Mrs. W, age 35, presents to your clinic seeking treatment for anxiety and depression. She has no psychiatric history but reports feeling sad, overwhelmed, and stressed. Mrs. W has been married for 10 years, has 2 young children, and is currently pregnant. She recently discovered that her husband has been having an affair. Mrs. W tells you that she feels her marriage is unsalvageable and would like to ask her husband for a divorce, but worries that he will “put up a fight” and demand full custody of their children. When you ask why, she states that her husband is “pretty narcissistic” and tends to become combative when criticized or threatened, such as a recent discussion they had about his affair that ended with him concluding that if she were “sexier and more confident” he would not have cheated on her.
As Mrs. W is talking, you recall a conversation you recently overheard at a continuing medical education event. Two clinicians were discussing how their records had been subpoenaed in a child custody case, even though the patient’s mental health was not contested. You realize that Mrs. W’s situation may also fit under this exception to confidentiality or privilege. You wonder if you should have disclosed this possibility to her at the outset of your session and wonder what you should say now, because she is clearly in distress and in need of psychiatric treatment. On the other hand, you want her to be fully informed of the potential repercussions if she continues with treatment.
Confidentiality and privilege allow our patients to disclose sensitive details in a safe space. The psychiatrist’s duty is to keep the patient’s information confidential, except in limited circumstances. The patient’s privilege is their right to prevent someone in a special confidential relationship from testifying against them or releasing their private records. In certain instances, a patient may waive or be forced to waive privilege, and a psychiatrist may be compelled to testify or release treatment records to a court. This article reviews exceptions to confidentiality and privilege, focusing specifically on a little-known exception to privilege that arises in divorce and child custody cases. We discuss relevant legislation and provide recommendations for psychiatrists to better understand how to discuss these legal realities with patients who are or may go through a divorce or child custody case.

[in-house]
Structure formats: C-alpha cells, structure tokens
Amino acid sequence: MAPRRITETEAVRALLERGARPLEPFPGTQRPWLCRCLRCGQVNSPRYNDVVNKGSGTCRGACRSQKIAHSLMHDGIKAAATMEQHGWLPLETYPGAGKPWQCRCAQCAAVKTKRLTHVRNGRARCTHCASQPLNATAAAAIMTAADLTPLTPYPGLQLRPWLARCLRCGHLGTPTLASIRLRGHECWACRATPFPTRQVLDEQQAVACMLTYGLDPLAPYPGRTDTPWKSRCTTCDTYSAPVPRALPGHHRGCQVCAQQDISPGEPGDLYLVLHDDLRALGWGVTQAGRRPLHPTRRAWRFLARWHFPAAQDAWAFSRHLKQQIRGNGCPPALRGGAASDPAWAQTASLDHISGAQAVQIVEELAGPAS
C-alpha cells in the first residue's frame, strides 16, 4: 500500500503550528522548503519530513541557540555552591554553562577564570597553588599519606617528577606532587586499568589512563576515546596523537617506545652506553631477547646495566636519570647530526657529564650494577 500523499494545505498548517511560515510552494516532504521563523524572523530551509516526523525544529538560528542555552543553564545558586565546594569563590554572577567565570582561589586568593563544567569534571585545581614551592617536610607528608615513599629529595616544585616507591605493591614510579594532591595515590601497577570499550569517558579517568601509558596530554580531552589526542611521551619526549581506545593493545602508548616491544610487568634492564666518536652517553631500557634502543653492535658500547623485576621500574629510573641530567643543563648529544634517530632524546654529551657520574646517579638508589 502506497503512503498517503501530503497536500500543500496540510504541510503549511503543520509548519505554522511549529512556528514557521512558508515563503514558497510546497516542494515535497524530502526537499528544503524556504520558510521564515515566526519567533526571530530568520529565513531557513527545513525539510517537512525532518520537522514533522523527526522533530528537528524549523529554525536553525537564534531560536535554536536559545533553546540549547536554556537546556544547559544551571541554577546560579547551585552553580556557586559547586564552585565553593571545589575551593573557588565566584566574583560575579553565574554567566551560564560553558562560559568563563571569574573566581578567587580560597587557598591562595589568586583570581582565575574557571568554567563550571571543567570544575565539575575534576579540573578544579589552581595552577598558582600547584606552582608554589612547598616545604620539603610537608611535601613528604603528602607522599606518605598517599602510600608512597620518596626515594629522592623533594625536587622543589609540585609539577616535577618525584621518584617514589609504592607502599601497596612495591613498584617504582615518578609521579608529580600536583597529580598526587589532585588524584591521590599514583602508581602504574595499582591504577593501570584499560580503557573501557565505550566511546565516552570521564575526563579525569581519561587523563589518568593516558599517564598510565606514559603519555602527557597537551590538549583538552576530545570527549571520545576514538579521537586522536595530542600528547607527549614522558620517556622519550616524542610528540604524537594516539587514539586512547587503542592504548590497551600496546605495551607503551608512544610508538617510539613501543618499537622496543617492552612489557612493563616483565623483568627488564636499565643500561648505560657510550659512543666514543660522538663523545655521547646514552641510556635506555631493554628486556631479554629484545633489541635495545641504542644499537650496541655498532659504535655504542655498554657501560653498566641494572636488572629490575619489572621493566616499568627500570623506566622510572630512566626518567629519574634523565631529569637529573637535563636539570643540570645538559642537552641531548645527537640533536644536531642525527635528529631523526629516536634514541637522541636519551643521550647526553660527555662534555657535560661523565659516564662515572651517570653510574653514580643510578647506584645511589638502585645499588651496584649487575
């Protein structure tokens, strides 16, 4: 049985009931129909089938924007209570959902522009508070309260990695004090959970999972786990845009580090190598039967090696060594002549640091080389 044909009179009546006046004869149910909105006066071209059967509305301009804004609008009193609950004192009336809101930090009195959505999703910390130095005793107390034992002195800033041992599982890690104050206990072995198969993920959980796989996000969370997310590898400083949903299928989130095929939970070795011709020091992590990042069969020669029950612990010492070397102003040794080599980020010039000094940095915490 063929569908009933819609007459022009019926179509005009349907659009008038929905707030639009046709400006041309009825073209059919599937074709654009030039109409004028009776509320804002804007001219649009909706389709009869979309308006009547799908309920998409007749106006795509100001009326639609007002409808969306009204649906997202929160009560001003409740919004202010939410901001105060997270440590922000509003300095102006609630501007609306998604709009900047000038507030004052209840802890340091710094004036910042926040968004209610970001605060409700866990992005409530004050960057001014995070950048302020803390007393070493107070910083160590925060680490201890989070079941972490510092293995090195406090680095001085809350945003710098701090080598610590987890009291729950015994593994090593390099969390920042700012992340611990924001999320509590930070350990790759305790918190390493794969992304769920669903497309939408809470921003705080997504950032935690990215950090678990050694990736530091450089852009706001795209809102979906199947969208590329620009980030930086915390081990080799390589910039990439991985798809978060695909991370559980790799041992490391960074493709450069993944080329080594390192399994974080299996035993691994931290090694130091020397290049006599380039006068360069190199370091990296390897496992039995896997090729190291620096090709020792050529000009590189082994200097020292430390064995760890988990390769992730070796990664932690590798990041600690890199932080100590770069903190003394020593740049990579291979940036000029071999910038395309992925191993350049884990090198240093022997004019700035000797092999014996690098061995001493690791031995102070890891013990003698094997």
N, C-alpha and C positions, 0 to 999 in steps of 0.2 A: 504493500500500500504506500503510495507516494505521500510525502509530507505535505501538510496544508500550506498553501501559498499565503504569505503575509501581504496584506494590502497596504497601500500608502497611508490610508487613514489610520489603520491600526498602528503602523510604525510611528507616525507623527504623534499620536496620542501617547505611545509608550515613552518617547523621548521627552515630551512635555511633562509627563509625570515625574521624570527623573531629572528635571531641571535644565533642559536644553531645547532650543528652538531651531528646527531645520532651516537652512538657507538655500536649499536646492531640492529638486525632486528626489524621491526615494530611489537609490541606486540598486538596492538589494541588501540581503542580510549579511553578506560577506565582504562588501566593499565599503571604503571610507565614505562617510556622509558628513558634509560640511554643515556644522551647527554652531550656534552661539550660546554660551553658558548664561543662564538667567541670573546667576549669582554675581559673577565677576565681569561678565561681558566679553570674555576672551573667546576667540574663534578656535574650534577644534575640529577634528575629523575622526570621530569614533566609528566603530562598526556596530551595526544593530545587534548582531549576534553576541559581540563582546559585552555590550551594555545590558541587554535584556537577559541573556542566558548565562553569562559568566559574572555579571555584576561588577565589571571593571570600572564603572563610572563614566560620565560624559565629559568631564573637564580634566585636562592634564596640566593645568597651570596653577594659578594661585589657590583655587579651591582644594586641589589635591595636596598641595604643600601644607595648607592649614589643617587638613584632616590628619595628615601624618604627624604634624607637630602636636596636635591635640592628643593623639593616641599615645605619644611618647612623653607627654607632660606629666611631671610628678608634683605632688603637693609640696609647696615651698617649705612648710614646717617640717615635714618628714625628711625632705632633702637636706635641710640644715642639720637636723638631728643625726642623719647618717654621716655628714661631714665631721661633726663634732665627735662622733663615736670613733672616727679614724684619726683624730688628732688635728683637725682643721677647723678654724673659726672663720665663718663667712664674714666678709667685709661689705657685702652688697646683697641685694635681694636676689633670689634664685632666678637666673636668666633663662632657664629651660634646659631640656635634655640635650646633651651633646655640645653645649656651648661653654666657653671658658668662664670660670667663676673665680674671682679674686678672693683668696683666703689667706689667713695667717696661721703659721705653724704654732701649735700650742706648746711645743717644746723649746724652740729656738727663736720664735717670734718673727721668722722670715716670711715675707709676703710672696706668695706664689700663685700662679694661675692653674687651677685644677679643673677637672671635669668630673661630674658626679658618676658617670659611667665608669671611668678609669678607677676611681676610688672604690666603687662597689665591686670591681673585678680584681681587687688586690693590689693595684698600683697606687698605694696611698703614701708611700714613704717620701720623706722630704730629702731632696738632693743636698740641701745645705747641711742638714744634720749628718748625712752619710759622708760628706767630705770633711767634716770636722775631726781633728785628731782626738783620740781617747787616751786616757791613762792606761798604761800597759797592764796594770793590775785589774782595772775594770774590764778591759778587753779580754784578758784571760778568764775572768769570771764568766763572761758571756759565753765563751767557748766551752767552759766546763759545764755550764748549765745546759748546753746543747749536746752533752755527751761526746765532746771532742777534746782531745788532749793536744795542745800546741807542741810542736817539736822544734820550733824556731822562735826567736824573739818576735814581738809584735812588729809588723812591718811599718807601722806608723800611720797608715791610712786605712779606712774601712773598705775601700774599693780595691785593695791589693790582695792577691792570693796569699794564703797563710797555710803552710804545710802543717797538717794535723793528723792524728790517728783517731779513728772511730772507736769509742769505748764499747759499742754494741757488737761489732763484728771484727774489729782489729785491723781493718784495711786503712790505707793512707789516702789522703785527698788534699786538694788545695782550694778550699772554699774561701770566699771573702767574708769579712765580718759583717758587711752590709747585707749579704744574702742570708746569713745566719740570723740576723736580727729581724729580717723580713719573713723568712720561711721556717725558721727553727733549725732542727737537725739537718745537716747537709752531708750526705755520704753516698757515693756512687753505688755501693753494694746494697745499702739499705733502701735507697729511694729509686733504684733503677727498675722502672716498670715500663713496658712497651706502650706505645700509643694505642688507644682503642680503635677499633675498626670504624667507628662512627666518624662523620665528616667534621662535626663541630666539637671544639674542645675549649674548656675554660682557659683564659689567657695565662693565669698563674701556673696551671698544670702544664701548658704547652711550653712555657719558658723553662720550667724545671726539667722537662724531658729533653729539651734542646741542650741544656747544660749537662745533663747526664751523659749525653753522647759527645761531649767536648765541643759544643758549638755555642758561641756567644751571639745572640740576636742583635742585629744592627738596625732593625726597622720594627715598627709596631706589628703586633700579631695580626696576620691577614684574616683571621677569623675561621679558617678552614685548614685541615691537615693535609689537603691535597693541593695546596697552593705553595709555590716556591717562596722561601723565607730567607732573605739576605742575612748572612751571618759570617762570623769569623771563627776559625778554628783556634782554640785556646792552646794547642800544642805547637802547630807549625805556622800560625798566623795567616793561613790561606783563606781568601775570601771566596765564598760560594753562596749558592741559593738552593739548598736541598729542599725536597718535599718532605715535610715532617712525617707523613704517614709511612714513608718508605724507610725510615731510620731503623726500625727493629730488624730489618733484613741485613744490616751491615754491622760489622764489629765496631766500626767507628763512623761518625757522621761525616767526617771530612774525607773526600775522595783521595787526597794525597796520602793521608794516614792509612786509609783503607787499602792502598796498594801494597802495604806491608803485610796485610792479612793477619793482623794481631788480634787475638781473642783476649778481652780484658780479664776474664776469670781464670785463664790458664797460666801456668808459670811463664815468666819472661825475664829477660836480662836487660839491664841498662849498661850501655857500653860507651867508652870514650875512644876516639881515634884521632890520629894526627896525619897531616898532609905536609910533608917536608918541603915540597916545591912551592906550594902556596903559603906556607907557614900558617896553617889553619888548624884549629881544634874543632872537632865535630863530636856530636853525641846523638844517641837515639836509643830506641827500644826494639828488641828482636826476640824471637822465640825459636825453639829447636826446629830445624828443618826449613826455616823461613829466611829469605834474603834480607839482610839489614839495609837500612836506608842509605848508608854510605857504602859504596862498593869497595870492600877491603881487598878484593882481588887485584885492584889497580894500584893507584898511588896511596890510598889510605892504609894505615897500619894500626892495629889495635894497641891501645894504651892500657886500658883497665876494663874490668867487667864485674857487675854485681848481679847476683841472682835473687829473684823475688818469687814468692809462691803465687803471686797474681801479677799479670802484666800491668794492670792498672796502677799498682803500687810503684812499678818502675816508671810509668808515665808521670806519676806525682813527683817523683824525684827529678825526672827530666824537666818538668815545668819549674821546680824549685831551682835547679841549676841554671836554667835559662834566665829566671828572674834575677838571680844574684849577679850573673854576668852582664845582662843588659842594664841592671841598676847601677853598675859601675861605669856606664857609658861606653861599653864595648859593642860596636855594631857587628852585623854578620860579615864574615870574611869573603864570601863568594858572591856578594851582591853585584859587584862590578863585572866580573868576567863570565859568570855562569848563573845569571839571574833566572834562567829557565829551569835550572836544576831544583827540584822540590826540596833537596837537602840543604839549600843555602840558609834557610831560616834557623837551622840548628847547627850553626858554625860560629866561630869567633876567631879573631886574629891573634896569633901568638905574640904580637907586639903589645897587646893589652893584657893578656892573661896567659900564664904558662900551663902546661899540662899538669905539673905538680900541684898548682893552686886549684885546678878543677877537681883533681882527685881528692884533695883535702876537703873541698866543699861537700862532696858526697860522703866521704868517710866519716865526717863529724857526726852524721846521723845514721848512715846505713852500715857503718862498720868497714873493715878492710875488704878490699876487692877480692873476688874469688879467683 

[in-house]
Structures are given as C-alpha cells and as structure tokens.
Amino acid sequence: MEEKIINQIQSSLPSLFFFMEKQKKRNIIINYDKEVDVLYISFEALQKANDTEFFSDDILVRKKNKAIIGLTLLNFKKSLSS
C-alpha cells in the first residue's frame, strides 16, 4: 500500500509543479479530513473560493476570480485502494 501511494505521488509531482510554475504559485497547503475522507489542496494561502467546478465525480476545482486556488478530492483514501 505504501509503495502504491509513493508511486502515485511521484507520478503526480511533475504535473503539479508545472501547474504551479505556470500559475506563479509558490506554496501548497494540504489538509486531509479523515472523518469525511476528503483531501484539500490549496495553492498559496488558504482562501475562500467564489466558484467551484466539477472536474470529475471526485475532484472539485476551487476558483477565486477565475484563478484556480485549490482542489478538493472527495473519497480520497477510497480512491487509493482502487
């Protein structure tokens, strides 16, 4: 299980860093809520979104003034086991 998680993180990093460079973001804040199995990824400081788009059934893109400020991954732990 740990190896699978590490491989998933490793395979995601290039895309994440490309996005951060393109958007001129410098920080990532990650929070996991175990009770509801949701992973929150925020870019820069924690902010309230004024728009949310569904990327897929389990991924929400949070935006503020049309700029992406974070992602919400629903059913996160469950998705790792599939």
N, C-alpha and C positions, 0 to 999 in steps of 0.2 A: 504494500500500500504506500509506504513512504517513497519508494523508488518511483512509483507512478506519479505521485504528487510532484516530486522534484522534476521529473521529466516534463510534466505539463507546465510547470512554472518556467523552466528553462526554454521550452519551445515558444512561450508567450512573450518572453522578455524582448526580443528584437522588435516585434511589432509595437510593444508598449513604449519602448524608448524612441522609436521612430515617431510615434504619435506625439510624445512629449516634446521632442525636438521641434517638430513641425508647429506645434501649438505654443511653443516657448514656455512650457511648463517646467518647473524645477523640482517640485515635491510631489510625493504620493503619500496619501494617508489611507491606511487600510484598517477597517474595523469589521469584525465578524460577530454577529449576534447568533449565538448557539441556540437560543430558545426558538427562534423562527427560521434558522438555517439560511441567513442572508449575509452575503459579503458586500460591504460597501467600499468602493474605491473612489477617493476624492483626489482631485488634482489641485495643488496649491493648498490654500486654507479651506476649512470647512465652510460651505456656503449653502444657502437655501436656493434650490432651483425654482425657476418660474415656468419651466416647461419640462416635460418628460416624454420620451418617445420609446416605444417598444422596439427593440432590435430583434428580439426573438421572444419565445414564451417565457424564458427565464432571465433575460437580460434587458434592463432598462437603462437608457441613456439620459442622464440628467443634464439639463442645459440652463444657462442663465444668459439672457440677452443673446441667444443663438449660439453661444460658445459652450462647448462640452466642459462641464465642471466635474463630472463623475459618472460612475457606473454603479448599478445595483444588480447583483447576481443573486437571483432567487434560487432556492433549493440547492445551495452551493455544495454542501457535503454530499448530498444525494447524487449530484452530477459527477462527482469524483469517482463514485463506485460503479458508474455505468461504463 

Understanding confidentiality and privilege
Confidentiality and privilege are related but distinct concepts. Confidentiality relates to the overall trusting relationship created between 2 parties, such as a physician and their patient, and the duty on the part of the trusted individual to keep information private. Privilege refers to a person’s specific legal right to prevent someone in that confidential, trusting relationship from testifying against them in court or releasing confidential records. Privilege is owned by the patient and must be asserted or waived by the patient in legal proceedings. The concepts of confidentiality and privilege are crucial in creating an open, candid therapeutic environment. Many courts, including the US Supreme Court,1 have recognized the importance of confidentiality and privilege in establishing a positive therapeutic relationship between a psychotherapist and a patient. Without confidentiality and privilege, patients would be less likely to share sensitive yet clinically important information.